When South Africa ended its morally grotesque and legally binding apartheid on April 27, 1994, the wine industry seized its opportunity. Then, many South African wine producers entered the global market following decades of being shut out by other countries over their government’s policies.
The Boycott Movement began in 1959 to protest the systemic segregation and discrimination of South African Blacks. In 1962, the United Nations took up the cause with Resolution 1761, calling for economic and other sanctions on South Africa. Initially, not all Western nations were on board. It wasn’t until the 1970s and 80s that widespread boycotts and divestment campaigns happened in the U.S.
When South African winemakers had the opportunity to share their wines on the global stage again, it inspired a Renaissance in winemaking. During apartheid, many producers focused on cranking out bulk wines, using industrial farming and production techniques. But in the 90s, they began doubling down on quality over quantity and taking advantage of the auspicious Mediterranean climate and bountiful sun.
But at the same time, it became increasingly clear just how vulnerable South Africa was to climate change. The country’s dependence on coal for energy exacerbated the problem. The country is one of the most biodiverse regions on the planet, and climate change, and the ensuing drought, is threatening up to one-third of the country’s endemic species.
Many winemakers have gotten the memo.
“The danger of losing biodiversity is serious,” says Johan Reyneke, owner and viticulturalist at Reyneke Wines. “In the Cape in South Africa, 200 plant species alone are endangered. We must change the way we think. We’re not inheriting farms from our parents; we are borrowing them from our children. We need to take environmental and social justice seriously and redefine and improve our terroir by giving back to the land.”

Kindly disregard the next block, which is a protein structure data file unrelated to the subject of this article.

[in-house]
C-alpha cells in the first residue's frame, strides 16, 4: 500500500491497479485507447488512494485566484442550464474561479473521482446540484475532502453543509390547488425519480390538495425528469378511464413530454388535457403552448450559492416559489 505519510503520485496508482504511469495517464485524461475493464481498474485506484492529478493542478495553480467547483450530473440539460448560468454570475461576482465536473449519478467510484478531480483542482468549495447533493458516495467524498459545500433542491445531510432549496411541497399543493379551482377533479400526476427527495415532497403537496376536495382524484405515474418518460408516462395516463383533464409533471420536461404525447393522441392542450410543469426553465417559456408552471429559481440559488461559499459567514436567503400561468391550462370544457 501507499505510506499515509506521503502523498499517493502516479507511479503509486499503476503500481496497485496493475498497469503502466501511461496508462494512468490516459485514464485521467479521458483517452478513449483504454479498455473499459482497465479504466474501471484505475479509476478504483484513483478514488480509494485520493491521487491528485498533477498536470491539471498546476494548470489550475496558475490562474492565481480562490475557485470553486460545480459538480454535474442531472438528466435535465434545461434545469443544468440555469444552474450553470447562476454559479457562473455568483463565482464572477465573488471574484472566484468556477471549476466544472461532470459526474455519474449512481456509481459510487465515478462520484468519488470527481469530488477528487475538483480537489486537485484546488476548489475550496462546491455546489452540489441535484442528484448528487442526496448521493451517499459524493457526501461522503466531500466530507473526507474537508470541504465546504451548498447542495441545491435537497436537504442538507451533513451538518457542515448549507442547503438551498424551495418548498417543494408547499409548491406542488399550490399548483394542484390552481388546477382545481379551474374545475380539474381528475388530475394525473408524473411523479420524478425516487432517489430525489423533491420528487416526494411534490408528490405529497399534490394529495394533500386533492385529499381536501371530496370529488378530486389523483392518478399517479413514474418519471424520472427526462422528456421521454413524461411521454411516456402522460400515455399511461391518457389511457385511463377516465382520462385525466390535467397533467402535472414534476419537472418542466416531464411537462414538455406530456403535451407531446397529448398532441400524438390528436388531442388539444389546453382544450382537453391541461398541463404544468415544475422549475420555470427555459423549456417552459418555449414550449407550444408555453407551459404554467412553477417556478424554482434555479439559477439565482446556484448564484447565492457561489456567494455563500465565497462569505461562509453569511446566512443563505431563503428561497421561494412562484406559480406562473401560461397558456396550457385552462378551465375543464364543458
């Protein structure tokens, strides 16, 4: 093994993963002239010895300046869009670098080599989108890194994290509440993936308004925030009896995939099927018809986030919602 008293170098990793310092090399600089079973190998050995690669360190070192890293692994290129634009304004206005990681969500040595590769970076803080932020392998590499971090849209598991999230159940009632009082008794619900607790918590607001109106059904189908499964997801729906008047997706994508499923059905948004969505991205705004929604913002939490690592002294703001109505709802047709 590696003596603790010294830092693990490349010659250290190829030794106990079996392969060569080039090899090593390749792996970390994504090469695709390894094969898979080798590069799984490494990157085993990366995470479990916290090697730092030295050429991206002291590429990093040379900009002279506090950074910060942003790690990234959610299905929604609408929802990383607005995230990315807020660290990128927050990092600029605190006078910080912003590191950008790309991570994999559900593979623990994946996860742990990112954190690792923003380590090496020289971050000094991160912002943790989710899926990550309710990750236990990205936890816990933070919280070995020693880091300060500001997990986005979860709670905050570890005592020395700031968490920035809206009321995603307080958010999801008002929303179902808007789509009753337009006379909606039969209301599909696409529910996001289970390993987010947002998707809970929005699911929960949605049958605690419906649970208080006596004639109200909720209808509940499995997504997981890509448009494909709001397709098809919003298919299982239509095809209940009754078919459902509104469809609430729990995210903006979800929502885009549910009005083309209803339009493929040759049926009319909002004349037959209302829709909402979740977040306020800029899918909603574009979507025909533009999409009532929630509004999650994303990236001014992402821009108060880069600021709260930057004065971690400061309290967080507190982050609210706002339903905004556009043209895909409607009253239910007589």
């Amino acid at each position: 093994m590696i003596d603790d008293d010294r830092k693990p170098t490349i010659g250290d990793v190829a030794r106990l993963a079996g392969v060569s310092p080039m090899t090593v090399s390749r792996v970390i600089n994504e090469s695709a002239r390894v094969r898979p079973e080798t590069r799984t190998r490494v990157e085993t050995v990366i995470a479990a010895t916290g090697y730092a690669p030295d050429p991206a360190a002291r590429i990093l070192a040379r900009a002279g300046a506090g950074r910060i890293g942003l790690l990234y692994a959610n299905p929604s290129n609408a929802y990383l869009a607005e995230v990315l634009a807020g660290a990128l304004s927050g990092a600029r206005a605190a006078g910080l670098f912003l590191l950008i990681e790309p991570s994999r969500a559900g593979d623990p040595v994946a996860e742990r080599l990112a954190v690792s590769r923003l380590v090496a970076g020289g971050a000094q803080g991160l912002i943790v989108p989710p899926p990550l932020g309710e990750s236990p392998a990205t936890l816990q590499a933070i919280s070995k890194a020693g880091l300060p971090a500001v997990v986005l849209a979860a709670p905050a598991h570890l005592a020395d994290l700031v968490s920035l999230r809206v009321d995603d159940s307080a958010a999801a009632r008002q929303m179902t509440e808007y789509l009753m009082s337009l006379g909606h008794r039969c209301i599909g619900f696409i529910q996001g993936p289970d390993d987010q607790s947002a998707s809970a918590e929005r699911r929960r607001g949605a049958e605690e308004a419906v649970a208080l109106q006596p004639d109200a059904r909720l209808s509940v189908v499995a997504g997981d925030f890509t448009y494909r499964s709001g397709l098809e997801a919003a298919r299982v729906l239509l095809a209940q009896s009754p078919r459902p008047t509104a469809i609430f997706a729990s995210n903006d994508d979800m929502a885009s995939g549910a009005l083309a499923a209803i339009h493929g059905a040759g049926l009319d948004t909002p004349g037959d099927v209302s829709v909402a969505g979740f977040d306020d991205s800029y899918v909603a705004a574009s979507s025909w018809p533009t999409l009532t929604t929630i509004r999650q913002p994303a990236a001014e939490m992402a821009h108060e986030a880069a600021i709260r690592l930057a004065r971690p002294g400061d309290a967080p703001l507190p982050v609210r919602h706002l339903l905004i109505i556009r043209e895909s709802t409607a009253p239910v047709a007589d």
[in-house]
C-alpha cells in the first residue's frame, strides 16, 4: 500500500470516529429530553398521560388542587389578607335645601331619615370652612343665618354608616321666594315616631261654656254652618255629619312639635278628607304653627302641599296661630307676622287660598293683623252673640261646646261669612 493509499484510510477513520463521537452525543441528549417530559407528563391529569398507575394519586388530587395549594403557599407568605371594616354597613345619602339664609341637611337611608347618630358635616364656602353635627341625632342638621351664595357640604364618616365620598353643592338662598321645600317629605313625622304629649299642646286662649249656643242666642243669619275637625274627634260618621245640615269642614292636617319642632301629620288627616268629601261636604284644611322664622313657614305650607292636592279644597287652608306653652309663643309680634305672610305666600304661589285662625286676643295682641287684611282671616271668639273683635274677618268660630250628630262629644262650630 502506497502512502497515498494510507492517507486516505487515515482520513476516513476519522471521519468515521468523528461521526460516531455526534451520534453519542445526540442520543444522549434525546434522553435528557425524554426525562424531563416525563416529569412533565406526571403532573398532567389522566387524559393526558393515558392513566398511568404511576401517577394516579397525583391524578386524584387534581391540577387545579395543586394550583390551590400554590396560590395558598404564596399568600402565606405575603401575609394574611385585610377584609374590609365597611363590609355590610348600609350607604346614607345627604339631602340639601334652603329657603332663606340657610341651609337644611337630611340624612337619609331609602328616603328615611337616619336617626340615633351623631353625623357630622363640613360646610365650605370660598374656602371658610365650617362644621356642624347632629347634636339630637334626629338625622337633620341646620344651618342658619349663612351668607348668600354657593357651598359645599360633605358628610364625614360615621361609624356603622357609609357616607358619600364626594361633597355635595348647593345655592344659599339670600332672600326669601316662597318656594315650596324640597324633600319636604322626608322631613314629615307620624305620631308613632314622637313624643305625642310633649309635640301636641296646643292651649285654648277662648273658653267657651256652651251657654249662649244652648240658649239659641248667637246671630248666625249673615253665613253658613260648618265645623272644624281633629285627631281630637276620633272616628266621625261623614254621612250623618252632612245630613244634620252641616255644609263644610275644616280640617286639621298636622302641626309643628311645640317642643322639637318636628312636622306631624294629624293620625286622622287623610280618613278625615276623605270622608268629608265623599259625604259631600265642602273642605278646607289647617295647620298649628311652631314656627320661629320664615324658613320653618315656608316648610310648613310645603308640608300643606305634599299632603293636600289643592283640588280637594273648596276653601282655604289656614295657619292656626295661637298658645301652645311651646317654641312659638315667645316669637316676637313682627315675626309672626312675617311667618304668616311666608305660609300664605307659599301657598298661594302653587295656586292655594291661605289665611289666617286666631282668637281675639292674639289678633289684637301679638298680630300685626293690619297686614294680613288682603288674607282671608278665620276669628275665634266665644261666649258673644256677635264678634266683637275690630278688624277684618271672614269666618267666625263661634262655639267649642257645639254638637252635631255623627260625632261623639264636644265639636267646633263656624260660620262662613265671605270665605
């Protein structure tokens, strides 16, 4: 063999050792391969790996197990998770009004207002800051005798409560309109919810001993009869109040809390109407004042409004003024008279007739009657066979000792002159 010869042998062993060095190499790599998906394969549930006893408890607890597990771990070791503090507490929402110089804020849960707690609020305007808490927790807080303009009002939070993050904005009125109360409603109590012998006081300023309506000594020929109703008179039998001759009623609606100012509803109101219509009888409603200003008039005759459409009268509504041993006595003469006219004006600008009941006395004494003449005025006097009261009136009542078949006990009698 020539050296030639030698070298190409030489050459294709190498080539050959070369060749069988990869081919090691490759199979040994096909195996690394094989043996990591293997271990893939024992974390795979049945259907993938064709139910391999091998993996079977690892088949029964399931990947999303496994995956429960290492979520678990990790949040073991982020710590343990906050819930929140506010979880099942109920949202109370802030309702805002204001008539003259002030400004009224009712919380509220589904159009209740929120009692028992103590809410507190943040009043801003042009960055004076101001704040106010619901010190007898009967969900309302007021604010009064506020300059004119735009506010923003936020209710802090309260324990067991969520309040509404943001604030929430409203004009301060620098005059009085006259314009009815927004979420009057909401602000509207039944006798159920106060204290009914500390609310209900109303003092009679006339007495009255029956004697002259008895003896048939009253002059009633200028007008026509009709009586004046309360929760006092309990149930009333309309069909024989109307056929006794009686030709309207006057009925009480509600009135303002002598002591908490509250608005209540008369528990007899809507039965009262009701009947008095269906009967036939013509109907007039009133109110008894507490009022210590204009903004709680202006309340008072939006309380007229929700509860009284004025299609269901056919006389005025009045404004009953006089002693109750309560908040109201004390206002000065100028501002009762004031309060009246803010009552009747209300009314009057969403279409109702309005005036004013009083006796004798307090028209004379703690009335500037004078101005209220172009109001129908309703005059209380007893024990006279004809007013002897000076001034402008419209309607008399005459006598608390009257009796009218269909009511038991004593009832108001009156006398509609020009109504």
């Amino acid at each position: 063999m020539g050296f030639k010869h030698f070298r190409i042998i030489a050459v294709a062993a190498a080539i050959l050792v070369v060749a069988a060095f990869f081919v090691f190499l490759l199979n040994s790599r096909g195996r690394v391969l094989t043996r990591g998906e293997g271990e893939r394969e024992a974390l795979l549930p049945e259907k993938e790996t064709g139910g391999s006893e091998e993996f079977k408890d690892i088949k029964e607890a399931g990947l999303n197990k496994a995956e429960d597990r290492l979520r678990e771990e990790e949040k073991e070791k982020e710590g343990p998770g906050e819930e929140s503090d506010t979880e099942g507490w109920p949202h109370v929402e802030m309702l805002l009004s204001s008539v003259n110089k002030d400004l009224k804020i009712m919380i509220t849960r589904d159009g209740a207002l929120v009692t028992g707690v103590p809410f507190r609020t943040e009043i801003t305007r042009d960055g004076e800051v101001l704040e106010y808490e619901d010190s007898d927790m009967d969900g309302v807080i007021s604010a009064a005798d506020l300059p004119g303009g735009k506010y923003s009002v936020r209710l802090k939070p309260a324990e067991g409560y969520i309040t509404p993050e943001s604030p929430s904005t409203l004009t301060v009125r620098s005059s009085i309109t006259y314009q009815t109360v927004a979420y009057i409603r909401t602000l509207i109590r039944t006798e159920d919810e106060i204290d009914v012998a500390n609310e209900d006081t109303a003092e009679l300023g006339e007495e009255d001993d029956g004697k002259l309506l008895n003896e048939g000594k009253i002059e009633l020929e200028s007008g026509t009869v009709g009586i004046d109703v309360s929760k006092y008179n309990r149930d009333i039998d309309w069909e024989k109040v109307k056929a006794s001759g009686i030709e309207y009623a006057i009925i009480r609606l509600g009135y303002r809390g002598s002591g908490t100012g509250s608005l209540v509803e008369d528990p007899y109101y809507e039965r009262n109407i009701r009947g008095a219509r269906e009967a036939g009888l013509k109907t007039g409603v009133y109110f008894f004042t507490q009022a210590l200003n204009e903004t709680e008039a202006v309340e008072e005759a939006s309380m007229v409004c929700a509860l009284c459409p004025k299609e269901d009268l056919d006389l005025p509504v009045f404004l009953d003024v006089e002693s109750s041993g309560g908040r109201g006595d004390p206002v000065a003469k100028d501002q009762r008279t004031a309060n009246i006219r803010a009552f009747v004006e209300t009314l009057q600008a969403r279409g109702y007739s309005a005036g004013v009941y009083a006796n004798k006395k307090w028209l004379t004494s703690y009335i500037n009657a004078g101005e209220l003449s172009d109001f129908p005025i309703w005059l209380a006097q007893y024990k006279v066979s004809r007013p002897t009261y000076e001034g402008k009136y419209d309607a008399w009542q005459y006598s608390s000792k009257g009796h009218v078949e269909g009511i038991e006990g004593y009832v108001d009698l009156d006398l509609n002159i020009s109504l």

Because the land of South Africa is truly like no other.
Cape Winelands Regions
About 95% of South Africa’s wine production occurs in the Cape Winelands. The terroir there is diverse: encompassing 223,660 acres across a 500-mile-long swath of land between rugged mountains — the most famous and distinct of which is the instantly recognizable Table Mountain — along the Atlantic coast.
The climate is Mediterranean, with the slopes and valleys of the region creating an ideal grape-growing habitat. The summers are long and sunny, and the winters are mild and wet. The Western Cape is also one of the most botanically diverse regions in the world, richer than even the Amazon. Inscribed as a World Heritage site in 2004, it is one of the world’s six floral kingdoms. About 9,600 plant species live in the Cape Floral Kingdom, 70% of which occur nowhere else on earth.
The country’s winegrowing regions are divided into demarcated geographical units. Within its regions, there are 30 districts, and then 98 smaller wards. In the Western Cape, the five regions are Breede River Valley, Cape South Coast, Coastal Region, Klein Karoo, and Olifants River.
Within the Winelands, there are several now world-famous regions. The two instantly recognizable standouts are Stellenbosch and Robertson. Stellenbosch’s roots date back to the 1600s, and it boasts a mountainous terrain with well-drained soils and some 200 producers. Robertson’s lime-rich soils, meanwhile, coax incredible complexity out of Chardonnay, Sauvignon Blanc, Shiraz and Cabernet Sauvignon. It comparable to Champagne and has developed a growing reputation for terroir-driven sparkling wines made in the traditional method.
“As early as the 1970s, the Robertson area became acknowledged in the industry for its unique terroir – like that of the revered Champagne region in France,” says Graham Beck’s winemaker and COO, Pieter Ferreira. “The area’s great natural asset is that it has the richest natural limestone deposits in South Africa. Limestone’s low pH and natural acidity is ideal for growing the two classic sparkling wine varieties central to Cap Classique: Chardonnay and Pinot Noir. Besides the abundant African sunshine, our vines benefit from a diurnal climate (hot days and cool nights), enjoying a cooling breeze in the afternoons and significantly reduced temperatures overnight.”